2. SLI or Crossfire is good if you want to do the investment by parts, but i personally do not recommend because SLI or Crossfire doesn't give near double performance. If you have the budget go on, but if its not the case you can buy a powerful single card and you will be ok. Using two of the best graphics cards may require you changing your power supply.

  3. Transfer rate it wont be a problem except of those cards that come with two GPU on a single board like AMD Radeon 7990 or Nvidia GTX 690, those cards may cap out the entire bandwitch of PCI Express bus connector.

  4. If your power supply only have two six-pin pci-express power connectors you may use two mid-end video cards like GTX650, or one high-end video cards that may use up-to two six pin connectors, consider that other video cards may use one six pin connector and one eight pin connector. Obviusly this depends of the video card you want to put on your system.

Depending of what use are you going to do of your system, it is depending your inversion. You may edit your question giving more details for a better answer.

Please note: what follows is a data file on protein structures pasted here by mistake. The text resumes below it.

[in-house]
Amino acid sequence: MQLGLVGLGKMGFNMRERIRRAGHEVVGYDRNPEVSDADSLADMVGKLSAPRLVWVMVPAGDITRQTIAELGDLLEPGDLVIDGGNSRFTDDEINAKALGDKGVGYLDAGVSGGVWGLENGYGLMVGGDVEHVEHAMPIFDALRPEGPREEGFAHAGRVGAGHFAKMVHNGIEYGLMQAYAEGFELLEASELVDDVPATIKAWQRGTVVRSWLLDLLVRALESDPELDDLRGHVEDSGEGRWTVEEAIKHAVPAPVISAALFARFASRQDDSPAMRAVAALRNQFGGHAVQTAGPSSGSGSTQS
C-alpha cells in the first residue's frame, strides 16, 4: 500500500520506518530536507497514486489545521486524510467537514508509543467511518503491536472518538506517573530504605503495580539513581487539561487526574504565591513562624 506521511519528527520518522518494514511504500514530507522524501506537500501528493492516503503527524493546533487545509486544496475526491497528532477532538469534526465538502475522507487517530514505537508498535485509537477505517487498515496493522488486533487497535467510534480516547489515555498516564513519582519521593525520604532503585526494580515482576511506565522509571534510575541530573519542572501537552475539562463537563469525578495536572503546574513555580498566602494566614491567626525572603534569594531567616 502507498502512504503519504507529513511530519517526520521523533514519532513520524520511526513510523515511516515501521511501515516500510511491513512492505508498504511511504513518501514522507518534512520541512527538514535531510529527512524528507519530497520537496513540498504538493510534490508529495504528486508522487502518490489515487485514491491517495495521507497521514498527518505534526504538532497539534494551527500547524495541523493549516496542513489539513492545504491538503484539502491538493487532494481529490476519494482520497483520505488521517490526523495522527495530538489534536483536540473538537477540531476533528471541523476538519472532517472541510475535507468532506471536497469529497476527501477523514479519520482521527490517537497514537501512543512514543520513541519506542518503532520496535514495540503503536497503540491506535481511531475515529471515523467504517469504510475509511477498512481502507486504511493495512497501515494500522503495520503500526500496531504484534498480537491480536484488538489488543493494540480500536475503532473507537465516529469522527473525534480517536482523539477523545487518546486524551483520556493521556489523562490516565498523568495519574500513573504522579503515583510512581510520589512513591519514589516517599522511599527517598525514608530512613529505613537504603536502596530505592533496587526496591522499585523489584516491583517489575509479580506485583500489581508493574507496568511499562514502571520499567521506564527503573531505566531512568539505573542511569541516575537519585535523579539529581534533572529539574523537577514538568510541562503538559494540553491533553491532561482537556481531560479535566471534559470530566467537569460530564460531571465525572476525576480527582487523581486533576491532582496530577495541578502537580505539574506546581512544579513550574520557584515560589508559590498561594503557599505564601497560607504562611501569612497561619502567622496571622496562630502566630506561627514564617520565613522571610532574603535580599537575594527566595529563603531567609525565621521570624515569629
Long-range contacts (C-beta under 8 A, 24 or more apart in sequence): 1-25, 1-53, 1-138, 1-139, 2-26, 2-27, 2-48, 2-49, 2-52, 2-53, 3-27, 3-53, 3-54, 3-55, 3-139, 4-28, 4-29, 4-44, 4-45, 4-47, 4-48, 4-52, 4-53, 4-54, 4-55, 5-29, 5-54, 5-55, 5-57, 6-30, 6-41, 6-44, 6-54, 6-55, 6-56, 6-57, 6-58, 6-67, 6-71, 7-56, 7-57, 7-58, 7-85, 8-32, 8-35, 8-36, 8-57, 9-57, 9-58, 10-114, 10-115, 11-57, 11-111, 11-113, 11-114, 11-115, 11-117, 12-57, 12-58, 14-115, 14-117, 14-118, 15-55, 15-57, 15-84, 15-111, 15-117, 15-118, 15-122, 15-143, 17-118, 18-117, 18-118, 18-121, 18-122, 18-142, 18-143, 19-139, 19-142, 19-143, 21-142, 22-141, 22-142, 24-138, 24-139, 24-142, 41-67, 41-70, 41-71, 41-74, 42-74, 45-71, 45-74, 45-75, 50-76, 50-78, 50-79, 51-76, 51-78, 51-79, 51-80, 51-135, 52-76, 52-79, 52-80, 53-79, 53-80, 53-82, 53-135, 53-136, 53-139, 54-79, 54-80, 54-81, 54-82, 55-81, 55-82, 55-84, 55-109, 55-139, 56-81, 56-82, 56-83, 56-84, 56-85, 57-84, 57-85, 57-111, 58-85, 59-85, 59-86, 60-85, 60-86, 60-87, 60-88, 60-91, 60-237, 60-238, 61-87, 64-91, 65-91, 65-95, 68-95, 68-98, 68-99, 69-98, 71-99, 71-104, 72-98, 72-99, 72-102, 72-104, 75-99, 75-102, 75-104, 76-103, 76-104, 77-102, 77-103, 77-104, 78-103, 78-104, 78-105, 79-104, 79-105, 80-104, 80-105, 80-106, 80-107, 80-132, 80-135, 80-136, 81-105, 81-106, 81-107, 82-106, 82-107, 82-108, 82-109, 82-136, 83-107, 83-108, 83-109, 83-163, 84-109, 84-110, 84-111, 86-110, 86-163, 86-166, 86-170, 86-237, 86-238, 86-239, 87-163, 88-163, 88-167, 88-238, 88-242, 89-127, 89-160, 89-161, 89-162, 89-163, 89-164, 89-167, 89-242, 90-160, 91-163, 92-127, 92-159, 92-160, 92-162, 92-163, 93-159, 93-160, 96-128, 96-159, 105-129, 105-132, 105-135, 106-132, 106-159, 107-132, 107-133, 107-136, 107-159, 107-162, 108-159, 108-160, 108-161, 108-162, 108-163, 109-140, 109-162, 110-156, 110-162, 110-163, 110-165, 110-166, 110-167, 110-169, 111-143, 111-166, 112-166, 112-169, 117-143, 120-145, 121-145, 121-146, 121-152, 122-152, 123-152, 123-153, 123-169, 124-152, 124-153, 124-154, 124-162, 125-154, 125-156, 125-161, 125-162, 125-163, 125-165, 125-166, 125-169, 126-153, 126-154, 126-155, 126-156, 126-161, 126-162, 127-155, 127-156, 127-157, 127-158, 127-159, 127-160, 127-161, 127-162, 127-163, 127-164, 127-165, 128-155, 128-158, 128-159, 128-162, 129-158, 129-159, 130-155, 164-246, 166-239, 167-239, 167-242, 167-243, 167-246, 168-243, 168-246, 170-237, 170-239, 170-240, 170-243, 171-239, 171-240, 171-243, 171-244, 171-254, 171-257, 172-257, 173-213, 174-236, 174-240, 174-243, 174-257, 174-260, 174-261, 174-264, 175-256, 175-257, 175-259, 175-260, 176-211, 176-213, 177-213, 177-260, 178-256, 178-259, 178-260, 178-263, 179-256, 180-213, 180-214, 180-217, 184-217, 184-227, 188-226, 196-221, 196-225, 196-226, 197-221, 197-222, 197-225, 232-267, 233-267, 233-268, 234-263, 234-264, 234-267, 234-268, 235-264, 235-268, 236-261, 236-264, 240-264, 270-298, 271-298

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  • My main goal was to try some virtualization, just to learn the system. The graphics card dilemma came about because I wanted to experiment with making a budget gaming system, dual booting Windows 7 and XenServer 6. Thanks for clearing up the memory issue, I had thought it might be a bandwidth limited issue. I ended up buying a Gigabyte GTX 660 OC (2 GB) and that seems to work beautifully, the only limitation is the case size (not really designed for double width cards). I think I will take your advice and only run one card, not really worth two right now. – flyingscotsman74656 Jul 22 '13 at 18:48
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    Aside from that I don't know what other details would be helpful for an improved answer, please let me know and I will provide what I can. Thanks for answering! – flyingscotsman74656 Jul 22 '13 at 18:48
  • Though the question has been since edited, I believe the OP poses the right questions. Though I cannot provide an answer personally, @pwnercl I think you can now give a definitive answer based on likely newer parameters and questions in the post based on your displayed pertinent knowledge. – Preston Bennett Sep 9 at 0:39

I have the same workstation Quadro FX 4800 from my computer will work. These cards are 8 years old plus ( as of Jan 2017). My card still works and they should be £50- 80 no more

NVIDIA Memory Size: 1.5GB MPN: FX4800 Cooling Component(s) Included: Fan With Heatsink Chipset/GPU Model: NVIDIA Quadro FX 4800 EAN: Does not apply Compatible Port/Slot: PCI Express x16

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    It's great to know that this model would work, but how does this answer the question which card would yield the best performance in this machine? Compatibility is not the major concern here, the question is about the very point where the rest of the machine would limit the performance of a graphics card. – Patrick R. Feb 13 '17 at 22:12